Gujarat government’s move to ease hospital building safety rules amid Covid was sharply criticized today by the Supreme Court, which put the order on hold and said: “To save lives in the pandemic we are killing people with fire.”
A Gujarat order on July 8 had said no action would be taken against buildings without “Building Use Permission” till March next year.
The Gujarat government had clarified that this notification didn’t mean that rules for fire safety clearance had been relaxed.
“The Gujarat government notification goes against public health and safety. In the effort to save people in pandemic we are killing people by fire,” the Supreme Court said.
The court was hearing a case related to fires in hospitals where Covid patients were treated.
In November last, six people died at Rajkot’s Uday Shivanand Hospital. The police said the fire started in the ICU; investigations pointed at hospital negligence, PTI reported.
In May, 18 people died in another hospital fire, in Bharuch.
Justice MR Shah told the Gujarat government lawyer: “Have you seen the condition of ICUs? 7-8 beds in small rooms. We are not passing any orders on ICUs because this is an emergency situation we are in. But if you were to go by ICMR (Indian Council of Medical Research) rules then 80 per cent of the ICUs would have to shut down.”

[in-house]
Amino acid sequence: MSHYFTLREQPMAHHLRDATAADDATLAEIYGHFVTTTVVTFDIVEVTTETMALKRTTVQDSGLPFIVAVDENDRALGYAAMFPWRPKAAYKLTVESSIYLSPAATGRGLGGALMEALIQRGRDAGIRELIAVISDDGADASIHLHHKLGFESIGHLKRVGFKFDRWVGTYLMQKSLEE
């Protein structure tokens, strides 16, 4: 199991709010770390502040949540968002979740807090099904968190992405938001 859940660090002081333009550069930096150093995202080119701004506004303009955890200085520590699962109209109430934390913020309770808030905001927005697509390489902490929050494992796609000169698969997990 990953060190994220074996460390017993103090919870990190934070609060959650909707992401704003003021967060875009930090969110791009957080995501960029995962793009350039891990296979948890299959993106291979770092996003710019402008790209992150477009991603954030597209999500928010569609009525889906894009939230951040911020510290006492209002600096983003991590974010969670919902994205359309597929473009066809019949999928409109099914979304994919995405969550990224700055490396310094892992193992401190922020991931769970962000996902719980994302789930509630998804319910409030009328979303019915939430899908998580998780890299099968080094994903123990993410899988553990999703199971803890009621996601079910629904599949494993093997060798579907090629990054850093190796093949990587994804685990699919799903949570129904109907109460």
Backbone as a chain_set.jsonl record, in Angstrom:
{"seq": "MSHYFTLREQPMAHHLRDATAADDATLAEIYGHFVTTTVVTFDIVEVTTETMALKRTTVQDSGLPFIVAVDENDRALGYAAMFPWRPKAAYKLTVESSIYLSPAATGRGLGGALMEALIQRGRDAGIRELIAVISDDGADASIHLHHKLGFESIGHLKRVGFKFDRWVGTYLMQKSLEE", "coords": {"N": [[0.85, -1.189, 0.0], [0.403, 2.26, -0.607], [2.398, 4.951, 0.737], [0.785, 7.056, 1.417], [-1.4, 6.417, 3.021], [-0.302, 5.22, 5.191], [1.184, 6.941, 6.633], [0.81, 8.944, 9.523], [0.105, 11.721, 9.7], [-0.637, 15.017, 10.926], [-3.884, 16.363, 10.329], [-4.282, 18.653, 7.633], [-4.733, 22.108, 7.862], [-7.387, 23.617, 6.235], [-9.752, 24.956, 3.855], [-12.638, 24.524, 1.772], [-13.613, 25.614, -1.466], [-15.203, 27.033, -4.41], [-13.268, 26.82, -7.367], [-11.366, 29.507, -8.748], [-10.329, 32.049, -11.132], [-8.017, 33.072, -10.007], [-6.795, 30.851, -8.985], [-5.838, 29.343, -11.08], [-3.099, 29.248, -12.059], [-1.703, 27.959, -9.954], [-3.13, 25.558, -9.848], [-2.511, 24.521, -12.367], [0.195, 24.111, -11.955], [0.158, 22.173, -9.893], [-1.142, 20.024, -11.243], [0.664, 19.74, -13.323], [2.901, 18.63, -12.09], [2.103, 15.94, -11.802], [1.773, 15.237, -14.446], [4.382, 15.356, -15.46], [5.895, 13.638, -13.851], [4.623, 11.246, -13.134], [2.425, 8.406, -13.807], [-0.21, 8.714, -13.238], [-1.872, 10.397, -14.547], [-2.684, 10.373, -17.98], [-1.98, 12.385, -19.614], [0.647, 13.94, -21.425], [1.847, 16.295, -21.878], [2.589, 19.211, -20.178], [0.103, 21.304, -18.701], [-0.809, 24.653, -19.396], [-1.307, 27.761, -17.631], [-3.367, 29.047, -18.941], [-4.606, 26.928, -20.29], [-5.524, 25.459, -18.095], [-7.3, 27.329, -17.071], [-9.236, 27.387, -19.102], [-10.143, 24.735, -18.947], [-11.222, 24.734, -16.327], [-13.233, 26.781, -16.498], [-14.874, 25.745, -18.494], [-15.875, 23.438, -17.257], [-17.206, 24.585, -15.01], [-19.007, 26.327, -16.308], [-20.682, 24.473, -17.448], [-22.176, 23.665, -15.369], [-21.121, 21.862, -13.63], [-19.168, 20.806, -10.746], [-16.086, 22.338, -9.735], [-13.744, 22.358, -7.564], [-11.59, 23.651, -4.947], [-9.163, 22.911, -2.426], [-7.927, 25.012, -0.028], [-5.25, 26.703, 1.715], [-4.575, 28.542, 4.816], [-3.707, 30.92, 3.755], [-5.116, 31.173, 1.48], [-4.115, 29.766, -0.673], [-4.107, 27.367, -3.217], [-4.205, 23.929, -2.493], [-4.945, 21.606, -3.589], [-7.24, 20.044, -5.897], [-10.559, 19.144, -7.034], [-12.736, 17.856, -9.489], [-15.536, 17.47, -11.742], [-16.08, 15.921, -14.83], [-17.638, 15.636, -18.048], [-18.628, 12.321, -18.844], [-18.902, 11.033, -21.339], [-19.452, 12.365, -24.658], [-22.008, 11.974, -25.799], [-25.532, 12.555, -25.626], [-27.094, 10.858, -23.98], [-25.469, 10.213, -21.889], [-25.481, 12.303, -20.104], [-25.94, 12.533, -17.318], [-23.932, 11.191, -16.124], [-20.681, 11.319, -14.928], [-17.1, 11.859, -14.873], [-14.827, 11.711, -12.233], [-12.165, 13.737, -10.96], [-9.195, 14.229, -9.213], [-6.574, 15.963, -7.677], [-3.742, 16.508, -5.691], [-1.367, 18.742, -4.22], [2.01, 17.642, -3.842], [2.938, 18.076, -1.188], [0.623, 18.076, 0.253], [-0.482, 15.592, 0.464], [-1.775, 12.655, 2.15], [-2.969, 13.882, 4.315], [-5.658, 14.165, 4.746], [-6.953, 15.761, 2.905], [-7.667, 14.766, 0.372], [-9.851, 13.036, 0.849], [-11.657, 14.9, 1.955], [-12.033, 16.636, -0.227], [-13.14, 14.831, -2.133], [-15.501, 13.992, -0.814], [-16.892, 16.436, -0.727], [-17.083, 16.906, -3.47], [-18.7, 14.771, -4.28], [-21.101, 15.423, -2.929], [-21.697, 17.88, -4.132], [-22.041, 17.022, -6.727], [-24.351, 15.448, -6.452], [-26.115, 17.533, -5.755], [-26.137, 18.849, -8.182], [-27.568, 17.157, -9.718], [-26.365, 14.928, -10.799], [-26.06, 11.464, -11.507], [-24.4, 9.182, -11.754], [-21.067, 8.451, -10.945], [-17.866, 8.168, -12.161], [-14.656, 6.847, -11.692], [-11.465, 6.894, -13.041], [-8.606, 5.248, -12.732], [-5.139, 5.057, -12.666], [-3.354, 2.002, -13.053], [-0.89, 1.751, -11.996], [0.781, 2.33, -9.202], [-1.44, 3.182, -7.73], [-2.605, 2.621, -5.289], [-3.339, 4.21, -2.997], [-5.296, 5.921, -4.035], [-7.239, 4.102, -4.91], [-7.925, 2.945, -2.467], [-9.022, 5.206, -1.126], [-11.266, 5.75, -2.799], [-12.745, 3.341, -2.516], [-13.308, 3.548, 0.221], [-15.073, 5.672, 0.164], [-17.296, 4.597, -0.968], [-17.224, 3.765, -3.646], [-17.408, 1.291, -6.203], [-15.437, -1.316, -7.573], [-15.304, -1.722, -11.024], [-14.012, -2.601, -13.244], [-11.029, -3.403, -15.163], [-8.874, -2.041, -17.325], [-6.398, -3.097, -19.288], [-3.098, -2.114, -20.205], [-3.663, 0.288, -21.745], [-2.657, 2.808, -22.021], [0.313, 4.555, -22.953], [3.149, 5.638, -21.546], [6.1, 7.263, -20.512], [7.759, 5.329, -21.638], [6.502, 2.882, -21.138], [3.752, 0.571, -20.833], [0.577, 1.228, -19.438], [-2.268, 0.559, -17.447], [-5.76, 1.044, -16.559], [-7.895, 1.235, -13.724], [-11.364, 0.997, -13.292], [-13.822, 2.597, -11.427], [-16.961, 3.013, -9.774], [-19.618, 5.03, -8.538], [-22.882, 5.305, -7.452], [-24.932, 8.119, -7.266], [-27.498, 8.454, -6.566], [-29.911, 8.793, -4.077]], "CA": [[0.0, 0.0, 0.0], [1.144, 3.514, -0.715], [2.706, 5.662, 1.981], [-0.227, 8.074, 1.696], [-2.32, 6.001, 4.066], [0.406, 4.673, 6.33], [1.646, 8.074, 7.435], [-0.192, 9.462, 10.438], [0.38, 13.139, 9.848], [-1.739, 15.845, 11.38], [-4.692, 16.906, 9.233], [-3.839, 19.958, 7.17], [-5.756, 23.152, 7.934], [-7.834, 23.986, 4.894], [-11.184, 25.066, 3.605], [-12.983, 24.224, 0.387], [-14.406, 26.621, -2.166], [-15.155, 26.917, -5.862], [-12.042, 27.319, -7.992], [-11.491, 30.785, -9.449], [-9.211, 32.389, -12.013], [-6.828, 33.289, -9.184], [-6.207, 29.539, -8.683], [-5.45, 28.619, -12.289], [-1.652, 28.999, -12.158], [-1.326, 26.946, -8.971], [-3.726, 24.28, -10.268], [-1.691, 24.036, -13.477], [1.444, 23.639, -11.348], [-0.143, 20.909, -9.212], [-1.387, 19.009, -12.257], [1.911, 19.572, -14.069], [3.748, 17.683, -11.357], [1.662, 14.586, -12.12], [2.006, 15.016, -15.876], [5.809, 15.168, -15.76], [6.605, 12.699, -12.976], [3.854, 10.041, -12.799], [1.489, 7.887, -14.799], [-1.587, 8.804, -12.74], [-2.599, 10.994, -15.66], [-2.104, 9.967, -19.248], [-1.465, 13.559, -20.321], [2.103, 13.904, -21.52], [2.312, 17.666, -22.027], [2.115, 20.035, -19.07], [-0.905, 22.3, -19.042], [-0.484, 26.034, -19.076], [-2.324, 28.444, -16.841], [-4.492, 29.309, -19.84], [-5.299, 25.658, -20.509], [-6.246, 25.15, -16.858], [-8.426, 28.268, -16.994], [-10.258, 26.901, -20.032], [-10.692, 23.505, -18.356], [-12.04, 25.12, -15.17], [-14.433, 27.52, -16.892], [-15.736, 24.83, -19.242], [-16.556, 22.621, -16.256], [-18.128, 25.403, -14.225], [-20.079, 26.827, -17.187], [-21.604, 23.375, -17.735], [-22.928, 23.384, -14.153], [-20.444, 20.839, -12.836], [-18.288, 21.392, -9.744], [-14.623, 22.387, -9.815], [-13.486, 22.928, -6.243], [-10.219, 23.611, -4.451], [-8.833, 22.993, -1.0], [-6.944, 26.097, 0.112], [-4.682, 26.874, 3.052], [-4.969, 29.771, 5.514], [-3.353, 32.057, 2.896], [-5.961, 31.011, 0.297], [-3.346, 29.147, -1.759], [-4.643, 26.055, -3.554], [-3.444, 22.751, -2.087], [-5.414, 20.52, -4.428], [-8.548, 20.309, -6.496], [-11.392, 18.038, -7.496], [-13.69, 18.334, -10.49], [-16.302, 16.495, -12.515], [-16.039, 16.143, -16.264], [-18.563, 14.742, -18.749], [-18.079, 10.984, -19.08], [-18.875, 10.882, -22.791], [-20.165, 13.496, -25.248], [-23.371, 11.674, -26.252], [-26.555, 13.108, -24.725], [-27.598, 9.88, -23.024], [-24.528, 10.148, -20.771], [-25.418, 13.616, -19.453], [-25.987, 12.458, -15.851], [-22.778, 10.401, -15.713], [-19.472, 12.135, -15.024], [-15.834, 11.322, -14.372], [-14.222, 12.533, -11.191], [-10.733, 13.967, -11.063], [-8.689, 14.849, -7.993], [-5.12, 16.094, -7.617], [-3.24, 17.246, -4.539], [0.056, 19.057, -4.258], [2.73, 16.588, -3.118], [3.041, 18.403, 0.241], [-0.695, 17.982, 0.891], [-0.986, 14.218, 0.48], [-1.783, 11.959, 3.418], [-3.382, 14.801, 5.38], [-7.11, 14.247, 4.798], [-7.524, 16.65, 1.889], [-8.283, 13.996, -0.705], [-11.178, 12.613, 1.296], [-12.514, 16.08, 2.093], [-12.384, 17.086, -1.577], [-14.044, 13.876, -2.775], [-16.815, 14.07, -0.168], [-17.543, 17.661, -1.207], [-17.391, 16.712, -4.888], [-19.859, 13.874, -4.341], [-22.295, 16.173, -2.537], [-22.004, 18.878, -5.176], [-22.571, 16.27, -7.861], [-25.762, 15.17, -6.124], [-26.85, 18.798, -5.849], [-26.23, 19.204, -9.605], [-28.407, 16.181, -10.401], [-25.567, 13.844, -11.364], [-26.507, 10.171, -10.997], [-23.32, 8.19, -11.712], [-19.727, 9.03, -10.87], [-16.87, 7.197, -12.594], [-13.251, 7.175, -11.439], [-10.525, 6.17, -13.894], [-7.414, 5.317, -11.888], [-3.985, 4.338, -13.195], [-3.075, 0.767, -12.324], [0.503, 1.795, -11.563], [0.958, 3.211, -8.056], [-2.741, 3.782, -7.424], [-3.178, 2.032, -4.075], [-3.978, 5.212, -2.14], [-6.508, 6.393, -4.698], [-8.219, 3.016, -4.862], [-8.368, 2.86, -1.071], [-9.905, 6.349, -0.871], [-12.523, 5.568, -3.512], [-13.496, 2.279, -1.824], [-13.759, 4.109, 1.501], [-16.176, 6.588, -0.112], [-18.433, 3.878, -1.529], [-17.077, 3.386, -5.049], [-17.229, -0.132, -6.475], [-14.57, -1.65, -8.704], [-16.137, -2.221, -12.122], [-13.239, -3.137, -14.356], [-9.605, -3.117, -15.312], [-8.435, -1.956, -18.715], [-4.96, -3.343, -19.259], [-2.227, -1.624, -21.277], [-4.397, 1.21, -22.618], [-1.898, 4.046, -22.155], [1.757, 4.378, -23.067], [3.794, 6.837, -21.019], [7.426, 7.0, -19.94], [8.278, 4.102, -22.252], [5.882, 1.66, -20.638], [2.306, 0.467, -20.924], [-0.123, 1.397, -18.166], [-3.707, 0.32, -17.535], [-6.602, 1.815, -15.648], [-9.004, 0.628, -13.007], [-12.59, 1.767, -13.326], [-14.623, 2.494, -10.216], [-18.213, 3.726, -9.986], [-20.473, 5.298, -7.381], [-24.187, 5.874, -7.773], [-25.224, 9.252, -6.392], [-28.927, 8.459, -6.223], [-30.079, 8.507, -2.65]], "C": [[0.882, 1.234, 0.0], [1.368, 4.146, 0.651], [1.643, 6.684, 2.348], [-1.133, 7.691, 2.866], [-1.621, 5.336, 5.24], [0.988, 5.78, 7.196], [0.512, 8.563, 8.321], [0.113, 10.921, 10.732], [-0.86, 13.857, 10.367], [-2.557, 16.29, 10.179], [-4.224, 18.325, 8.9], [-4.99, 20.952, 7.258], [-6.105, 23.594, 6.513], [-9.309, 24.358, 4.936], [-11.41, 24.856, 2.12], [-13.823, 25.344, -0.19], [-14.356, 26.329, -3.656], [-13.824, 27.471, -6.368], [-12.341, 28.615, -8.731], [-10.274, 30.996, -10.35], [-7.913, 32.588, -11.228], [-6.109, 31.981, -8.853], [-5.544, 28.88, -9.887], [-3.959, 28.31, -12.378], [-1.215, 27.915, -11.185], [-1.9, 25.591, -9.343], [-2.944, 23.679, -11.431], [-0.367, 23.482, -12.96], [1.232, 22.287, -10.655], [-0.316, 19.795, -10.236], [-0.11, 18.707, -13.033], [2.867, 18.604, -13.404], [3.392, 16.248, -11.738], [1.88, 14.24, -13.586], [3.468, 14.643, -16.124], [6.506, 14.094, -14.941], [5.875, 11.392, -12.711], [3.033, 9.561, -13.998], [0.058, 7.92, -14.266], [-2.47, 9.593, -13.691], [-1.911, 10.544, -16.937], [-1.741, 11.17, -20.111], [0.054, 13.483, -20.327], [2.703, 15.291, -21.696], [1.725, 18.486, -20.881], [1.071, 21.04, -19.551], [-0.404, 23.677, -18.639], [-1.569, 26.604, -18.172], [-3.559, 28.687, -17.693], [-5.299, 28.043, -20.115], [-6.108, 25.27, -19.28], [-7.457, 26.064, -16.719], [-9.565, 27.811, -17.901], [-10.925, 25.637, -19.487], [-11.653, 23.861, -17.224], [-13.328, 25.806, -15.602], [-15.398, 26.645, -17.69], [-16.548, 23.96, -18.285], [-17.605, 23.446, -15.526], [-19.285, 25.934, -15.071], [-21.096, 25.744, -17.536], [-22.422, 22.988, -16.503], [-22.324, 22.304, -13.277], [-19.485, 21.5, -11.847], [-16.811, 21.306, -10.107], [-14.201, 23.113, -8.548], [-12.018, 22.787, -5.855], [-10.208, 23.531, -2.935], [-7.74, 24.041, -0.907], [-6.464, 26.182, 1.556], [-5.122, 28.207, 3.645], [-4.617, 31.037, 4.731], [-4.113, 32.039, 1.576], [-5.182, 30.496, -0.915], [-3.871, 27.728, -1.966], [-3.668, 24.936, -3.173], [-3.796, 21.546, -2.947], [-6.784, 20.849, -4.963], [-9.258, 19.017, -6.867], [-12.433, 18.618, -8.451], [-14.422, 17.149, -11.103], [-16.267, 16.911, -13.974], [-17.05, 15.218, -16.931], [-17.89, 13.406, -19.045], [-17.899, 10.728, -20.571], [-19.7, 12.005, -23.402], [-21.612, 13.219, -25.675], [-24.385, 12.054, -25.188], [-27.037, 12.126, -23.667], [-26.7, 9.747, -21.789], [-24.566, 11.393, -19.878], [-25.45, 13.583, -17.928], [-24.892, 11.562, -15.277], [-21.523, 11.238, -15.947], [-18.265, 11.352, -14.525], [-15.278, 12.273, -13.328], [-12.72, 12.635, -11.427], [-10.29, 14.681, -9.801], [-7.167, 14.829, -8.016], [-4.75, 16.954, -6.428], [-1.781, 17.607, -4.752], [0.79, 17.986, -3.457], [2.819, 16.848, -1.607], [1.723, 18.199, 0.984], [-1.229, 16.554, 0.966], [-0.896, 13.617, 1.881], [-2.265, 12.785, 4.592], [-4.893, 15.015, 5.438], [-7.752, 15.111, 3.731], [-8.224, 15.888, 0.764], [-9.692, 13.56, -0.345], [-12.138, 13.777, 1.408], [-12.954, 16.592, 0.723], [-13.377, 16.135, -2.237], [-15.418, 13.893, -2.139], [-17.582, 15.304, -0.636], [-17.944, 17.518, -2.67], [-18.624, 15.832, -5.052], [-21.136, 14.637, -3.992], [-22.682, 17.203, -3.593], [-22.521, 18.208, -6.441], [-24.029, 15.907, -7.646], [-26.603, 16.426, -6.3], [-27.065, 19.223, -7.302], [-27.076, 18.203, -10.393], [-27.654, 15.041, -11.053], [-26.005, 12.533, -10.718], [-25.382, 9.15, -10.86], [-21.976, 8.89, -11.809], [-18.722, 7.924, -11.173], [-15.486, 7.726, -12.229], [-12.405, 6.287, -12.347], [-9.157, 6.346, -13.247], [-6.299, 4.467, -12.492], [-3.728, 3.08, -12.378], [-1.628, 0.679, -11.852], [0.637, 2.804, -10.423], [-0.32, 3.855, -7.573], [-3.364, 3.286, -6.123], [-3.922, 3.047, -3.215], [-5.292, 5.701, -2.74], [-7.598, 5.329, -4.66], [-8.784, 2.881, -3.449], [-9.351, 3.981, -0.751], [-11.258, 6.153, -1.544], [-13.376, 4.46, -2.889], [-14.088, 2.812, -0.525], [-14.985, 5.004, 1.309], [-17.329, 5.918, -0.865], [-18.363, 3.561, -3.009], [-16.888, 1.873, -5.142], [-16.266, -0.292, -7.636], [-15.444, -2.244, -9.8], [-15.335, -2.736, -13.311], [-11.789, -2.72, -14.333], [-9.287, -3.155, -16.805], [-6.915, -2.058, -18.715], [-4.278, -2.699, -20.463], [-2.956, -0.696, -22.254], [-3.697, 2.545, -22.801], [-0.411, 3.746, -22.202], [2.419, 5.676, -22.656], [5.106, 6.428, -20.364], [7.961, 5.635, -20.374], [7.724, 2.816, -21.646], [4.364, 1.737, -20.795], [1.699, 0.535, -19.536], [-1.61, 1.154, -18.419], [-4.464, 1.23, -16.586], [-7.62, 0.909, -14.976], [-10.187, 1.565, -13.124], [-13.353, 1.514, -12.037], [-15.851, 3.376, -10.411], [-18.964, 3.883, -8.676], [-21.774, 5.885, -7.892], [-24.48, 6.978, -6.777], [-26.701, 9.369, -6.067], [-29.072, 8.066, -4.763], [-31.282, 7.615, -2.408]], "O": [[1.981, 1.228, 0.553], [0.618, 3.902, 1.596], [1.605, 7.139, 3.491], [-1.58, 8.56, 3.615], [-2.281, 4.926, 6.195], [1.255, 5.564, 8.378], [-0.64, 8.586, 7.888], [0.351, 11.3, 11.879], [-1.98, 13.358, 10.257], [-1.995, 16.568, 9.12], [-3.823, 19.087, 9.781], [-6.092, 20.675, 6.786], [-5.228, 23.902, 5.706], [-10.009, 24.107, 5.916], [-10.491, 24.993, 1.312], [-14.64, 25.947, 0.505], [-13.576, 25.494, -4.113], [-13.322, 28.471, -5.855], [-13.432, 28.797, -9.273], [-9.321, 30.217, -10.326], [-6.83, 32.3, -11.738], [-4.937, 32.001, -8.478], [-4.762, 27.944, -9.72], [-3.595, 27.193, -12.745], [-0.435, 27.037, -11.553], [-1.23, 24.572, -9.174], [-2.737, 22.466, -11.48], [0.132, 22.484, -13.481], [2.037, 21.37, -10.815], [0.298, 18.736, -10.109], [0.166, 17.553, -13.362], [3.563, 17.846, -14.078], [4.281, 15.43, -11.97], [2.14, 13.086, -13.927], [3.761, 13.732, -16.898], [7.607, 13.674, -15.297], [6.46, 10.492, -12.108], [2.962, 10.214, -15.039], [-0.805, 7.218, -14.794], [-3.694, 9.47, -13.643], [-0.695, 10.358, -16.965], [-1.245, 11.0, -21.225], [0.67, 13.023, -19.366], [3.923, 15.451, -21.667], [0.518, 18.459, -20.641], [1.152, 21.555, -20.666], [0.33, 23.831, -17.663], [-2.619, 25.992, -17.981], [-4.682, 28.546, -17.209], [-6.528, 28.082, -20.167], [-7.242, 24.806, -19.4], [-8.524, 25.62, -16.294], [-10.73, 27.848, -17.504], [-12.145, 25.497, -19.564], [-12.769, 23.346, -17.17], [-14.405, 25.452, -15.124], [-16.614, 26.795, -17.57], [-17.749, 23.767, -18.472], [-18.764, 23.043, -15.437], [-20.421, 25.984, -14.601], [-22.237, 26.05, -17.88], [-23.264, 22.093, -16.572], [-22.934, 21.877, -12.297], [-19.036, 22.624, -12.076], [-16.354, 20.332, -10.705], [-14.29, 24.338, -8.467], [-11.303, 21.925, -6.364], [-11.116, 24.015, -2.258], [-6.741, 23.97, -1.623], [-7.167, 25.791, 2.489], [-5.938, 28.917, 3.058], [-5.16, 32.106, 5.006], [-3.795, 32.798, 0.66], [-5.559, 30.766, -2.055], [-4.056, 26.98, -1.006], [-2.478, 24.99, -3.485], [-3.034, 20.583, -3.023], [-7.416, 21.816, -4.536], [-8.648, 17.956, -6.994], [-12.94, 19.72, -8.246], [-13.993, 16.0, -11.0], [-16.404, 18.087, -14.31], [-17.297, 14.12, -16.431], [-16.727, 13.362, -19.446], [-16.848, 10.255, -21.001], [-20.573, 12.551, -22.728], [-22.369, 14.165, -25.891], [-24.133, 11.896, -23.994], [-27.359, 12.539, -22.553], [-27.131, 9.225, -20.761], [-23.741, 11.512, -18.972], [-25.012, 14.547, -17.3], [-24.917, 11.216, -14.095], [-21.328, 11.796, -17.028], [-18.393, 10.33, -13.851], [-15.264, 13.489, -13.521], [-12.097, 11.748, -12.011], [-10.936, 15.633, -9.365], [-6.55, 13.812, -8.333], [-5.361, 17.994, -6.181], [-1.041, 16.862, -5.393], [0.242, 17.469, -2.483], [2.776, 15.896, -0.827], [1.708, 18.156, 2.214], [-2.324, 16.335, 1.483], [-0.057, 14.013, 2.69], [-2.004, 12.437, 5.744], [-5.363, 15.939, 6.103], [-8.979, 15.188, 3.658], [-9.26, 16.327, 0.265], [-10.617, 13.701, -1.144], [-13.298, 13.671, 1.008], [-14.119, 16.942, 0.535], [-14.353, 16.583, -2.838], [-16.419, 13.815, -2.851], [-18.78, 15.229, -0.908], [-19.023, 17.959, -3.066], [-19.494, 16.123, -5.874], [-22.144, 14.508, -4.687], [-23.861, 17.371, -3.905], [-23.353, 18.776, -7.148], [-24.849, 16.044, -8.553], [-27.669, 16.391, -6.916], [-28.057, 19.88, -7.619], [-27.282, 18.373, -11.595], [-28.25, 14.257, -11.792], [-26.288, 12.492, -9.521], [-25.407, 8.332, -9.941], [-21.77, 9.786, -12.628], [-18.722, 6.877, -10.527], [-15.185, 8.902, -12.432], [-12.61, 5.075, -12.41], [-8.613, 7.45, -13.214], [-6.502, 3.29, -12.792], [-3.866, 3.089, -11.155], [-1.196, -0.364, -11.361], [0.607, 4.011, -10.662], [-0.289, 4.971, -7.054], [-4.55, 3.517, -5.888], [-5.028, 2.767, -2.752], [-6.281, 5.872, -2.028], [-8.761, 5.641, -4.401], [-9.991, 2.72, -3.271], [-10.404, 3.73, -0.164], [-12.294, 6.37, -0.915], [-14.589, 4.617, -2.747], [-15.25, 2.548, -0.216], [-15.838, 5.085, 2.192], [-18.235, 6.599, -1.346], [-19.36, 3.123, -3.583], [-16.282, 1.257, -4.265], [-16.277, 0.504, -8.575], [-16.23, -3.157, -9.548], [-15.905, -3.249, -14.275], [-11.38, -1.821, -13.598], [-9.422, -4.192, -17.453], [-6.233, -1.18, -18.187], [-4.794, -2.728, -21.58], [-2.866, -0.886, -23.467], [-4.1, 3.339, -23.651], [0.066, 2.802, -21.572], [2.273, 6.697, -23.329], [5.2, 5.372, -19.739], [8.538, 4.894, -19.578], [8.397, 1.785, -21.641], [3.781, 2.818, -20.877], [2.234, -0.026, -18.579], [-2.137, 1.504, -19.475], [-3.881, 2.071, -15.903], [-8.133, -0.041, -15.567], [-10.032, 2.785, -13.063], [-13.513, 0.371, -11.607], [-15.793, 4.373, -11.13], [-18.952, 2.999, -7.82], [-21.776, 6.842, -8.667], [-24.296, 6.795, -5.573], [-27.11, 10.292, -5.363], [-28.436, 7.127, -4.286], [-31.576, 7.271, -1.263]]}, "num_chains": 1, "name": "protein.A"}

The Supreme Court was furious at the state for trying to relax safety rules for hospital buildings despite these incidents.
“There are hospitals that have been running for over 30 years without requisite permissions and safety measures. We are constantly only exempting developers who are violating laws, that is all we are doing in this country,” the judges said.
Justice DY Chandrachud stressed that the government could not allow such illegal buildings.
“If the government allows such illegal buildings to function then it’s going to be very unsafe. You can’t have nursing homes that have five floors and no lifts. Or no proper exits. We will be permitting dangerous establishments to continue if we keep giving liberties like this,” said Justice Chandrachud.
“By granting exemption and stays we are conniving if we do this. We can’t cure all ills in Indian society but we must do what we can as judges to uphold the rule of law,” he added.